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Please Help ID Mens Shirt (Victorian?)

Discussion in 'PUBLIC Vintage Fashion - Ask Questions Get Answers' started by vintagediva555, Oct 11, 2014.

  1. sewingmachinegirl

    sewingmachinegirl VFG Member

    Like this idea Melanie- but I am not sure there's enough fabric length for that flap to fold back up towards the front waist if that's what you are thinking?.
    But if it just hangs at the back like a modesty flap- that would be pretty weird too wouldn't it. :puzzled:
    This one is driving me nuts- I want to solve it!!
  2. Pinkcoke

    Pinkcoke Alumni

    I'm looking at the V&A & National trust online collections for a similar example, the former doesn't have much photographed but comes with good dates and details, the latter has shedloads but rarely more than a first picture :/
  3. Here are some additional photos of the "mystery" drawers. It does look like some kind of flap. I put it in front since the legs seemed to fit best this way.
    There is no area that could have a drawstring going through.
    Also if the flap was pulled up to the other side, it wouldn't reach the waist.

    drawers 02.jpg drawers 05.jpg
    drawers 01.jpg
    drawers 04.jpg
    drawers 03.jpg
  4. Marvellous!

    The opening goes to the front, the big, loose bit is over the bottom. I'm sure that seeing them like this will help a great deal with dating - they're very voluminous which suggests they were worn under a large skirt so I'm thinking crinoline (1850s) and that tallies with all hand sewn. I have seen hand sewn undergarments up until about 1900 but I think these are earlier.

    I'll go with 1830s-50s but hopefully those with more knowledge of Victorian/early 19th century underwear can help. They could well be a fine linen, as they were boiled and needed to be robust.
  5. Thank you so much for clearing this up!
    It's great to see other vintage fashion enthusiasts appreciate these items as much as I do!
  6. Rue_de_la_Paix

    Rue_de_la_Paix VFG Member

    I still do not understand what that huge flap thing is.....what is there for? Nicole? Anybody?
  7. It's for lifting up so you can umm, go to the toilet? But it hangs down and offers modesty the rest of the time. I think it would make more sense if they were seen the right way around. A lot of these drawers were very big and loose, they must have been quite comfortable to wear, but irksome to get all the fabric out of the way when you needed to.
  8. Rue_de_la_Paix

    Rue_de_la_Paix VFG Member

    I still don't get it. Why do you need all that extra fabric hanging down, how does that make it easier to go to the toilet? It would seem easier to not have all that getting in the way. And they look to be split in the back, so why all the extra volume in front? With the small waistband, the person would not need all the extra fabric, even for modesty. Women had enough to move out of the way as it was, with all the layers, etc.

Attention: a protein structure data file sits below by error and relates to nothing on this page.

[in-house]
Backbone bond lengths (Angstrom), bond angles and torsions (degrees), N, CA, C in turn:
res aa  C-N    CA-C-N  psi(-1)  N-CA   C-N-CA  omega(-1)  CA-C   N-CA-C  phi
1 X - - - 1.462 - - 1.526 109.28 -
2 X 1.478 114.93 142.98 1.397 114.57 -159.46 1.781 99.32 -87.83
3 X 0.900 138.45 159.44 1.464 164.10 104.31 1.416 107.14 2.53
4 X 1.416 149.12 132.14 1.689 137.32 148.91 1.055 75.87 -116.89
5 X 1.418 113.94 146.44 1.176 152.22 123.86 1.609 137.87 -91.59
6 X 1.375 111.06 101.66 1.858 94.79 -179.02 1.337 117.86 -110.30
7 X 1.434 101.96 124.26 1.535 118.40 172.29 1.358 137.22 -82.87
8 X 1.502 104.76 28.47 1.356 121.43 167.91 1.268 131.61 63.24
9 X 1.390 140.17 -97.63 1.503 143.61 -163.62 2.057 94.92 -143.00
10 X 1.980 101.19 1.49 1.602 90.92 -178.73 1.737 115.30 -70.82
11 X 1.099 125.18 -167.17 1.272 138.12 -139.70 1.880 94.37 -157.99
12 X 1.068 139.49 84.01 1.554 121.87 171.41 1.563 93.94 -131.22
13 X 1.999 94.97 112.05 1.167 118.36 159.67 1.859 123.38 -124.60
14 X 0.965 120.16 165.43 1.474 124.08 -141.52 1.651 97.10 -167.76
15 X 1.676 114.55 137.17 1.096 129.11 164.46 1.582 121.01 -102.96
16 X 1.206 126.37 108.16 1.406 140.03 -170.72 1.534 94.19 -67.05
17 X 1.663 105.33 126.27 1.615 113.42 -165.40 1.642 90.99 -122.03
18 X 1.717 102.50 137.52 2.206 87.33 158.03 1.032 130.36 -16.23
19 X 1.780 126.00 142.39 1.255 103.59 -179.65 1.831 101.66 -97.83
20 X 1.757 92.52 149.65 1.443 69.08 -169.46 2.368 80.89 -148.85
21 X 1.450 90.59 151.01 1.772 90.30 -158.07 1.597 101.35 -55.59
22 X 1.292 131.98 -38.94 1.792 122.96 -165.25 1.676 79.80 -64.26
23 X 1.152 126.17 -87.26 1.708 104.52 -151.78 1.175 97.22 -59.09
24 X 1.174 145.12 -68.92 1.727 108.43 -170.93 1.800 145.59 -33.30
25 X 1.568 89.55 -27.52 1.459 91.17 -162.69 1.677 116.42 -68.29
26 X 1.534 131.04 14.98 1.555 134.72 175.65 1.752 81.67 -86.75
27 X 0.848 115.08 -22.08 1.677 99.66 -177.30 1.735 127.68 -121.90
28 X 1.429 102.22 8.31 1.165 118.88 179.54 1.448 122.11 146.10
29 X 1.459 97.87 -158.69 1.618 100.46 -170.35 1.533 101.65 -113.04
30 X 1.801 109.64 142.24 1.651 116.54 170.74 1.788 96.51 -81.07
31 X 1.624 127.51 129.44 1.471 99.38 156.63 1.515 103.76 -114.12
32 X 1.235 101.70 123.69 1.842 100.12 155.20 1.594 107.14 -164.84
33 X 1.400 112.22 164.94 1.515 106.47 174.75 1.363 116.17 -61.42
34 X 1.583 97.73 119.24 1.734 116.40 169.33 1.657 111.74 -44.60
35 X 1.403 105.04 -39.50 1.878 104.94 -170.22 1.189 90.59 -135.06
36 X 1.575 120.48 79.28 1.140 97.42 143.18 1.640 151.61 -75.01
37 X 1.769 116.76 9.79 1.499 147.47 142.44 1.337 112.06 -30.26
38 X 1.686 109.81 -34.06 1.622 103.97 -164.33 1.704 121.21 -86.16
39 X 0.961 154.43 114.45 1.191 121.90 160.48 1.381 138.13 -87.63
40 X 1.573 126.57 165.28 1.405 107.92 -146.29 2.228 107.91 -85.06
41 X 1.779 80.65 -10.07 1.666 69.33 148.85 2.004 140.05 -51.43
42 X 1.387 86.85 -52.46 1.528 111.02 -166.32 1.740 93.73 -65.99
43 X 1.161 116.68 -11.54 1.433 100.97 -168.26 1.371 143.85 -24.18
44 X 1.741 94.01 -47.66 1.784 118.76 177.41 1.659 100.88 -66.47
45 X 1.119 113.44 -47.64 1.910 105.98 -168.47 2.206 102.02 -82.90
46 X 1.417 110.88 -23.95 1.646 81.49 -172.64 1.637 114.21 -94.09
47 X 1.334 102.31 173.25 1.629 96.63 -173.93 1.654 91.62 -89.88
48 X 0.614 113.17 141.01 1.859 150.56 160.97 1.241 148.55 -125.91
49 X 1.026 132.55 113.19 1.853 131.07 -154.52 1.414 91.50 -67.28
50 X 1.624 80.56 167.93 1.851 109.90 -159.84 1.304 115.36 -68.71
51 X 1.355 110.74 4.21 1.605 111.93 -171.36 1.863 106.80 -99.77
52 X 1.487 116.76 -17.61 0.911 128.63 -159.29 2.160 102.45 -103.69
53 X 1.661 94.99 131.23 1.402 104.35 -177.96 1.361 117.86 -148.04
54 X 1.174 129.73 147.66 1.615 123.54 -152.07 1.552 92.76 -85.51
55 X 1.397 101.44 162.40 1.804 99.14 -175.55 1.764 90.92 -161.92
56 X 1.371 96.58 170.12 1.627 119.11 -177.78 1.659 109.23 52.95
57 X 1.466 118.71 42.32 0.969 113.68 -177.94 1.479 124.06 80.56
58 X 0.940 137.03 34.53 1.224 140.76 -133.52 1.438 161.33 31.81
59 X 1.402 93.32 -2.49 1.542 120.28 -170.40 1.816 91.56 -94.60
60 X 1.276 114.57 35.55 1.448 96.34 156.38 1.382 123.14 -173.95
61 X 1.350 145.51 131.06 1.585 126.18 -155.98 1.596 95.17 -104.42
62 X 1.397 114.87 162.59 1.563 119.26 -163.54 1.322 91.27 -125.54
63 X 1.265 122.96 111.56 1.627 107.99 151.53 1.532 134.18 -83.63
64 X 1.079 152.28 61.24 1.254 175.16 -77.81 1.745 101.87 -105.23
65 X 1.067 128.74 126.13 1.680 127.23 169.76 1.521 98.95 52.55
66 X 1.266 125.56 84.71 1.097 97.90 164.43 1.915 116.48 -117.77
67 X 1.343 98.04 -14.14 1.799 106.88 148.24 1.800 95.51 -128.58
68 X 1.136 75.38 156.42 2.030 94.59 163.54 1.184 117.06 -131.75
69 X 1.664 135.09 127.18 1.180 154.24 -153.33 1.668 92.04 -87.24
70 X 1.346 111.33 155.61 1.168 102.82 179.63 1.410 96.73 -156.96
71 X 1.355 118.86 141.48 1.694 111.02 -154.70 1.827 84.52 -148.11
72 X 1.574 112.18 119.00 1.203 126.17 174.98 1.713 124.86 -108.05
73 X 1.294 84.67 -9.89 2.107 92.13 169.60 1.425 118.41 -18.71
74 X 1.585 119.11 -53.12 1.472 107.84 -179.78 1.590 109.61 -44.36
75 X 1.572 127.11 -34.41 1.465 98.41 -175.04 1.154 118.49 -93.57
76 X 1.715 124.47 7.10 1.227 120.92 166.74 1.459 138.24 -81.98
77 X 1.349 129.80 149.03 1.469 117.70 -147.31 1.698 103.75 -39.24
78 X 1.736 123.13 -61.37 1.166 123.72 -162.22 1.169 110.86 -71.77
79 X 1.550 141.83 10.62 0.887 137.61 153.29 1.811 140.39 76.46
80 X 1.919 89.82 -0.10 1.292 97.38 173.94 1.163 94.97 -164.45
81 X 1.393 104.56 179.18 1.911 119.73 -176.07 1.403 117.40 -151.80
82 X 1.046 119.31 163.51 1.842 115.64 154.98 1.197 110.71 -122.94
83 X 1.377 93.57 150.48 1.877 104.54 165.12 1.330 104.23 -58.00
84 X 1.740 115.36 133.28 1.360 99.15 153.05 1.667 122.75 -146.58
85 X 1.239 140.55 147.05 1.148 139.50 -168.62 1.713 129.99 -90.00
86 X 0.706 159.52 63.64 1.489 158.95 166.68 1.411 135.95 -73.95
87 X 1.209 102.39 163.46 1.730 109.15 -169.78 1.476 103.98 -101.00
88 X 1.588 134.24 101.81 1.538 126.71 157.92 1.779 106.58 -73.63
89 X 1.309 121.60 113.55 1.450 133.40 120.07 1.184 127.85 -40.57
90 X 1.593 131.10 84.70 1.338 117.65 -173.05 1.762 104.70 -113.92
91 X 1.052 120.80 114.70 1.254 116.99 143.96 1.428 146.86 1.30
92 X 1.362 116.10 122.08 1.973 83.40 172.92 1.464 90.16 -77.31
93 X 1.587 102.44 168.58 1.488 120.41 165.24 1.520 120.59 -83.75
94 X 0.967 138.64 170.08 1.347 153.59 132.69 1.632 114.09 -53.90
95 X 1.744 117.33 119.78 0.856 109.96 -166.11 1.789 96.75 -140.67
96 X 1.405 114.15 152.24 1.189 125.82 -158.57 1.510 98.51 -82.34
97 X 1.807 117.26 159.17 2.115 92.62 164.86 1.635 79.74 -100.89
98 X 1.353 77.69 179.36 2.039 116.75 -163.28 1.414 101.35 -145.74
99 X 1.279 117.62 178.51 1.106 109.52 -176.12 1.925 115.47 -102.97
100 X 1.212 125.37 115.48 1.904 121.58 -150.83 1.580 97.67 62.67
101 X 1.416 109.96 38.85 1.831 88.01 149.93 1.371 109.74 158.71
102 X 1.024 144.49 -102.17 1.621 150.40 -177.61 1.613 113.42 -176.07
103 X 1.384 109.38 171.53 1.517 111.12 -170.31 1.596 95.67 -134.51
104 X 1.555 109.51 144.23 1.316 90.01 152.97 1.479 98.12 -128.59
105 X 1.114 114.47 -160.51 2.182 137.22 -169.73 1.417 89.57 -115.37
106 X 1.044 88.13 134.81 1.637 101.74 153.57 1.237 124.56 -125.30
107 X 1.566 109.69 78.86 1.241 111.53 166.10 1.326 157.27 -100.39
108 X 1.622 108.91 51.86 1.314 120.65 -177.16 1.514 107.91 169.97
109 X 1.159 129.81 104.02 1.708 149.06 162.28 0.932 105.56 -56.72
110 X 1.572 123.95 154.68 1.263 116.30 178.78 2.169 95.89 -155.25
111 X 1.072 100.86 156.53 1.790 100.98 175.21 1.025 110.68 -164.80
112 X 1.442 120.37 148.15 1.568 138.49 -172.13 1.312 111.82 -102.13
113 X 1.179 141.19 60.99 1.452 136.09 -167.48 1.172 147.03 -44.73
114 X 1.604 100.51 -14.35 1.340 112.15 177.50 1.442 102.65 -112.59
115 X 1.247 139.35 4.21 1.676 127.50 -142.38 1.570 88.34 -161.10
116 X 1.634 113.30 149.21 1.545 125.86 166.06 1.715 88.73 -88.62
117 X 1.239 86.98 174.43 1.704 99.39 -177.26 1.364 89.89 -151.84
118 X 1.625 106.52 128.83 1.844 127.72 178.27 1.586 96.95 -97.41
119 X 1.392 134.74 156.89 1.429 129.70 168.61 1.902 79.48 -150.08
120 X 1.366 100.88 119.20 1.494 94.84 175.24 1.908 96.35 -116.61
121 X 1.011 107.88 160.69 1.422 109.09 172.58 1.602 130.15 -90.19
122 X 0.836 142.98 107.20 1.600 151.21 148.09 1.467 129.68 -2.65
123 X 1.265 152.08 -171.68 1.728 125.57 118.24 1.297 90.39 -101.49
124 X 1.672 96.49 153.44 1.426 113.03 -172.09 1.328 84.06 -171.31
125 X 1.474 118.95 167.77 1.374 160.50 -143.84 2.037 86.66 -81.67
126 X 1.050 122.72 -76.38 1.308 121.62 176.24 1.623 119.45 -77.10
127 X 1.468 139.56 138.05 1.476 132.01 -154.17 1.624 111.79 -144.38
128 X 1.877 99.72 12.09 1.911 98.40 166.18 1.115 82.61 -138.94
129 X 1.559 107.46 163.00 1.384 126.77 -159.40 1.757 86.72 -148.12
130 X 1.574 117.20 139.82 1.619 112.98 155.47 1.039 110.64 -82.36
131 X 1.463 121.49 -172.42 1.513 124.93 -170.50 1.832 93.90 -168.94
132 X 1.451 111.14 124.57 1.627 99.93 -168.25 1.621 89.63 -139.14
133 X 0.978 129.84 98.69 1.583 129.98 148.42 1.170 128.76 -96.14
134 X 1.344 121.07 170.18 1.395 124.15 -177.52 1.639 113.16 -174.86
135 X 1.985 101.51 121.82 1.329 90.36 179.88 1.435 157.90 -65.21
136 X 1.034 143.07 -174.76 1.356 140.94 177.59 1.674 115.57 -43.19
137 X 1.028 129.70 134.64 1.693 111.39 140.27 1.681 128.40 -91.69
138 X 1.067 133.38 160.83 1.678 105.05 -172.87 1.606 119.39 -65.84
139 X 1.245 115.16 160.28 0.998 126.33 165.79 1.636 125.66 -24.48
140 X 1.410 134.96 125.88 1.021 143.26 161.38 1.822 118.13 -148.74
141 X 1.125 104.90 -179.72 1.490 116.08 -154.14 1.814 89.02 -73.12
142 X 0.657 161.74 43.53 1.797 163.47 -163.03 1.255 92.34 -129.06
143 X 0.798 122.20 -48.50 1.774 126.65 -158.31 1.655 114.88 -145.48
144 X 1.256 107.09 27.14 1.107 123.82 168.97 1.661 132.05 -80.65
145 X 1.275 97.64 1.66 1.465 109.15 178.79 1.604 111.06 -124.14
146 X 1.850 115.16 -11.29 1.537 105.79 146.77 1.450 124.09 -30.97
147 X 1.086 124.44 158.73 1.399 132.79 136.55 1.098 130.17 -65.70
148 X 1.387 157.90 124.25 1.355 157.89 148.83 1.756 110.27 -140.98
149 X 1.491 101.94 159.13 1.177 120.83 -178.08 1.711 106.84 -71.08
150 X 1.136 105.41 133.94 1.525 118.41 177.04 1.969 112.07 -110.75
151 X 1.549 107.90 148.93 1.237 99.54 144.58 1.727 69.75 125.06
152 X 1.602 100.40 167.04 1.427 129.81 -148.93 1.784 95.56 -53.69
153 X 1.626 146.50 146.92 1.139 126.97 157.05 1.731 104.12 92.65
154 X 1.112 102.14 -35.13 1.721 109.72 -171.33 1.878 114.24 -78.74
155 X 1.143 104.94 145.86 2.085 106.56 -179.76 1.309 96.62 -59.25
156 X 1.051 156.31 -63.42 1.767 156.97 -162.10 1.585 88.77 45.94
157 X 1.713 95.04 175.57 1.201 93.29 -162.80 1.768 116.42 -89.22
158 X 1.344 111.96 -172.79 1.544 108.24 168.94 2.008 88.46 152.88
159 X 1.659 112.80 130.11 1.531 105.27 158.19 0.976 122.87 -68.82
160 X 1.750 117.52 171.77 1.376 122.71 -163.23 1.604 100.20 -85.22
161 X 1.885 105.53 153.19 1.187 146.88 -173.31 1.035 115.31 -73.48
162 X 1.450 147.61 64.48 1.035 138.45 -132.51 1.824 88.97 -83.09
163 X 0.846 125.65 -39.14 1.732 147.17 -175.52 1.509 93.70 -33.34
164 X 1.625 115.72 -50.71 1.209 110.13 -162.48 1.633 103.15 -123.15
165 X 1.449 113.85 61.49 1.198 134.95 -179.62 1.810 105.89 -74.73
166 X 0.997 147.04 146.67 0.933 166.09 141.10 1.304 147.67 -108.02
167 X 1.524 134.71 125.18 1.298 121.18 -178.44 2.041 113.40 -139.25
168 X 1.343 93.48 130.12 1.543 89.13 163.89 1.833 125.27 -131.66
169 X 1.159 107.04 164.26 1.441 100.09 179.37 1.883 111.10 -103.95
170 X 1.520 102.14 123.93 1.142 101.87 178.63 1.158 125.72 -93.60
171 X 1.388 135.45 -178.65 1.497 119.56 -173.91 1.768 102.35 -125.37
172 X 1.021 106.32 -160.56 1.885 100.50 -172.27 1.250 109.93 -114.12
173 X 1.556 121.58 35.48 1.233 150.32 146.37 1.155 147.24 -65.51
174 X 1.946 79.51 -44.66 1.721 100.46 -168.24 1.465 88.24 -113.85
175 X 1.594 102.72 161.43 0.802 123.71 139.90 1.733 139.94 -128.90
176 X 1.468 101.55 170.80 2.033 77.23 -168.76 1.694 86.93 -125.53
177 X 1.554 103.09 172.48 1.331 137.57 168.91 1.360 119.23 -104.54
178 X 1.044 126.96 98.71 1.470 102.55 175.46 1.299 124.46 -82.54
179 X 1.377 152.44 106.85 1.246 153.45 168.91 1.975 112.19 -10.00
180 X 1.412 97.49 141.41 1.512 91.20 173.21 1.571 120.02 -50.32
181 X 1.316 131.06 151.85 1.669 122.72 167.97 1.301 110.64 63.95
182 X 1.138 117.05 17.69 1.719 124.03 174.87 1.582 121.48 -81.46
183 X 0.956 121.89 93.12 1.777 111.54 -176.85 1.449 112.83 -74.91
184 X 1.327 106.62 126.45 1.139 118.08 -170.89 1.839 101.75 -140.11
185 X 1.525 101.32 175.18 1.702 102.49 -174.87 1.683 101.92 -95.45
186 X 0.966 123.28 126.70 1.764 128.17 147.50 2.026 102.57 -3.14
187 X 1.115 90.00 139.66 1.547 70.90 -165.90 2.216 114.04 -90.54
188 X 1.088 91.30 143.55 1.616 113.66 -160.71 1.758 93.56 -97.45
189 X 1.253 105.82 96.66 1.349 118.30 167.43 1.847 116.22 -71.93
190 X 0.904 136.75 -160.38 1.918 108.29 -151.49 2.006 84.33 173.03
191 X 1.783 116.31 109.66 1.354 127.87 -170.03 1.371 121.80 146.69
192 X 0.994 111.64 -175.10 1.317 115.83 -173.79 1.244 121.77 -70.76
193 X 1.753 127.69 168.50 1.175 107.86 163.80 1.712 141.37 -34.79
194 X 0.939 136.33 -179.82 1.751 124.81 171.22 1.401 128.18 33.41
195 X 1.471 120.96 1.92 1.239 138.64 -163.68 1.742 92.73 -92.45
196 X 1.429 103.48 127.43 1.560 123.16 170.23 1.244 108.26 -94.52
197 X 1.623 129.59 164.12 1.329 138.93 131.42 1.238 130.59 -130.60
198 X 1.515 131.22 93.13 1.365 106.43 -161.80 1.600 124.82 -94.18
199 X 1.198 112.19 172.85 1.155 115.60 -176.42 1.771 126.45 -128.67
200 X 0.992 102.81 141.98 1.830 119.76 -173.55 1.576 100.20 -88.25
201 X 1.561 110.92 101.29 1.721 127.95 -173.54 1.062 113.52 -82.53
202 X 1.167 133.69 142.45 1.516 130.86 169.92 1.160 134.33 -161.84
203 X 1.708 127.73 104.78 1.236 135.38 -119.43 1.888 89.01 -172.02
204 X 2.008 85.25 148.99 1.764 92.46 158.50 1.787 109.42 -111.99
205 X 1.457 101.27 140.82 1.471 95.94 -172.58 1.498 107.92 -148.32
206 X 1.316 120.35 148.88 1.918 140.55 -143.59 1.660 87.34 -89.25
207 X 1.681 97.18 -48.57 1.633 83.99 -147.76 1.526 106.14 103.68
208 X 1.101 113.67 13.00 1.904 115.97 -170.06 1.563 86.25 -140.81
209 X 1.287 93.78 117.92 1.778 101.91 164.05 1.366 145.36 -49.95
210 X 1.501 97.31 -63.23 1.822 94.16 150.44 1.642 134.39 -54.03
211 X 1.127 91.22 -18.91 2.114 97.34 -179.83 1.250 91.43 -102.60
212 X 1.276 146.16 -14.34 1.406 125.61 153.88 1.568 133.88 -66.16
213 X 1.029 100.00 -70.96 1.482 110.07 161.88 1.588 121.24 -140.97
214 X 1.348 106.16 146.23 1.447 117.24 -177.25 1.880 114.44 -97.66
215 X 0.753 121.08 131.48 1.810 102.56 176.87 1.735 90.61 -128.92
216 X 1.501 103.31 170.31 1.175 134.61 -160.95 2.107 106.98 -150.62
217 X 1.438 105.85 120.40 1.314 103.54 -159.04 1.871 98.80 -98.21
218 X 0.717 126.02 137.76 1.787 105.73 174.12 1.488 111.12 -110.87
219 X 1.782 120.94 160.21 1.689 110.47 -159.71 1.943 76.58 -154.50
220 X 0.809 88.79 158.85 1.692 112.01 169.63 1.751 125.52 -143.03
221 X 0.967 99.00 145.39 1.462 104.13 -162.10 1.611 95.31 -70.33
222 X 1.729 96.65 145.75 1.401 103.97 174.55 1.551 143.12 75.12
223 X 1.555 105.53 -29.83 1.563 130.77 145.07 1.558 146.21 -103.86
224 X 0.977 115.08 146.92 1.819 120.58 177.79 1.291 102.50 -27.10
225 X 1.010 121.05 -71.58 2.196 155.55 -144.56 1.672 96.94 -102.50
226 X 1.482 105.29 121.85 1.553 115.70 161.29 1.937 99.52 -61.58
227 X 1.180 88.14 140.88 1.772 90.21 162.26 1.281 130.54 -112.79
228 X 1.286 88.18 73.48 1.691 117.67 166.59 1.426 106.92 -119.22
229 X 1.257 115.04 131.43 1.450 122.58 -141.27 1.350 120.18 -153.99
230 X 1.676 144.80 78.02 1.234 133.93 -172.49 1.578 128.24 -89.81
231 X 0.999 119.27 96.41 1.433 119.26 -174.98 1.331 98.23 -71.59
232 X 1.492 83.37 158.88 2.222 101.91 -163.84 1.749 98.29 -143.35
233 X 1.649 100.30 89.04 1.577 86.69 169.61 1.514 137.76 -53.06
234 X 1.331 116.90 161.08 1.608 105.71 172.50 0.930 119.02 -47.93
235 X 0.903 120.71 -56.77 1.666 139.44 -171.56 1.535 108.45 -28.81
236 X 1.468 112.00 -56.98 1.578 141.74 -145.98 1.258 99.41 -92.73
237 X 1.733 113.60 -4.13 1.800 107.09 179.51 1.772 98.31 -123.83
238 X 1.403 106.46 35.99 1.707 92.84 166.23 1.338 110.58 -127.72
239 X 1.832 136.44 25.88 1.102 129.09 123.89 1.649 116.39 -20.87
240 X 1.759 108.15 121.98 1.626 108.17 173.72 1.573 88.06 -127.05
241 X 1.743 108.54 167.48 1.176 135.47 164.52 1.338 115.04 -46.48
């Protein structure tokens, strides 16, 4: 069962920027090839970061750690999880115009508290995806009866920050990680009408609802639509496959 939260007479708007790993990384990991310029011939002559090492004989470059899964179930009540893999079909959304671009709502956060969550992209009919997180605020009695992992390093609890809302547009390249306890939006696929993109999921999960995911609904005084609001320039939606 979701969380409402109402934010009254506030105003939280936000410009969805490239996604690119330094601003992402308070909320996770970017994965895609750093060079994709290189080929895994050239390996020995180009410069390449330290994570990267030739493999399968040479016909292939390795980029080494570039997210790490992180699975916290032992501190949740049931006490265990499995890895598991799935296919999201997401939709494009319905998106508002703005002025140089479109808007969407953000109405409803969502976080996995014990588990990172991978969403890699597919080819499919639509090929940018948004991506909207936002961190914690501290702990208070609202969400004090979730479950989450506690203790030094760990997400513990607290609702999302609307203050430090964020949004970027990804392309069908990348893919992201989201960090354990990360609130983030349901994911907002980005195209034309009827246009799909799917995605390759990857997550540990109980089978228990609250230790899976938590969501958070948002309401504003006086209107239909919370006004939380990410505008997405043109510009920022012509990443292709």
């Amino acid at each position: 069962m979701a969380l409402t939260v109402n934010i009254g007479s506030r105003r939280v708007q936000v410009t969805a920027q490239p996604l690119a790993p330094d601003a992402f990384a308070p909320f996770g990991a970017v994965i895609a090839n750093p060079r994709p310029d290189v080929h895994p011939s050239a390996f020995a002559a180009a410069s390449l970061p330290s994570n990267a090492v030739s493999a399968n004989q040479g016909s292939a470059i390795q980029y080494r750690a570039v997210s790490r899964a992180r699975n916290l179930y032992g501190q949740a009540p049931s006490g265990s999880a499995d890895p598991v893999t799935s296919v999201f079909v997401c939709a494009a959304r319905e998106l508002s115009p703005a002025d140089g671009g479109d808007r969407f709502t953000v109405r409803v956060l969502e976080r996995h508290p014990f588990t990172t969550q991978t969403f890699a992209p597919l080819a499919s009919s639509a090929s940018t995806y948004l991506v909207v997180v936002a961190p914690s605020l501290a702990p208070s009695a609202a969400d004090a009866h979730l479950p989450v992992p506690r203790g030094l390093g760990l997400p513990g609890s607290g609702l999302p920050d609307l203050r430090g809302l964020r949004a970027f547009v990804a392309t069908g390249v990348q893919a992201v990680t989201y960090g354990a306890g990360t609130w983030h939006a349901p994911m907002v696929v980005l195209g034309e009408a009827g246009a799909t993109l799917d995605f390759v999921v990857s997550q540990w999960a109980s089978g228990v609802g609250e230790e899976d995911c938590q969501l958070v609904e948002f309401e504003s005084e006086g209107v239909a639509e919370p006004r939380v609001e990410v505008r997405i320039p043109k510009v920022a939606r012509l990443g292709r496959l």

Am I the only one not seeing the purpose of the extra flapping fabric in front? It almost looks like an elephant's trunk in shape, really strange!
  9. Rue_de_la_Paix

    Rue_de_la_Paix VFG Member

    I still don't see it. Yes, loose and baggy was common, I have handled dozens of those Victorian bloomers, but these are more than just baggy, and I have never seen anything like these. The drawers in the Regency photo shown are not like these she is showing us. The pair on the left has a super large waist and are so are large and baggy all over, that makes sense (but still, no weird flap). The garment she shows has a small waist (25"), so why all the added volume in the center front? The waist size should somehow conform to the bagginess, to some degree, I would think.

    And oh my gosh, if all that extra hanging flap/volume was in the back, that is even stranger (to me).

    Perhaps these had some special purpose, is all I can think of. Pehaps some extra protection was needed, or extra modesty for some occasion or purpose? Or am I fantasizing? I am adding this to my garments of mystery list!!

    Thank you for showing us these. And thanks Nicole for those photos, I especially love the drawers on the right, with the lace up front!
  10. Retro Ruth

    Retro Ruth Administrator Staff Member

    Maternity? The flap at the front to cover a growing bump? Rather a small, and not adjustable, waist though, for a pregnant lady.

    Or did drawers ever go over a bustle?

    just thought I'd add some ideas to the mix!
  11. sewingmachinegirl

    sewingmachinegirl VFG Member

    I agree with Nicole that the opening should be at the front. All the references I have ever seen, and in exhibitions they have been worn that way. But I have never seen this flap before- I feel like it maybe is pushed through to the crutch or something.
    I just need time to have a play with a small size mock up, maybe later today!!
  12. Catbooks1940s

    Catbooks1940s VFG Member

    i too think the flap goes on the back and the opening on the front. the flap on the back makes sense to sit on, rather than it hanging in the front, not serving any purpose.

    i thought about the possibility of it being for maternity, if the flap went on the front, but what pregnant woman is going to have a 25 inch waist?
  13. I think I agree they had a special purpose and were made this way to cover up something!!
    Last edited: Oct 17, 2014

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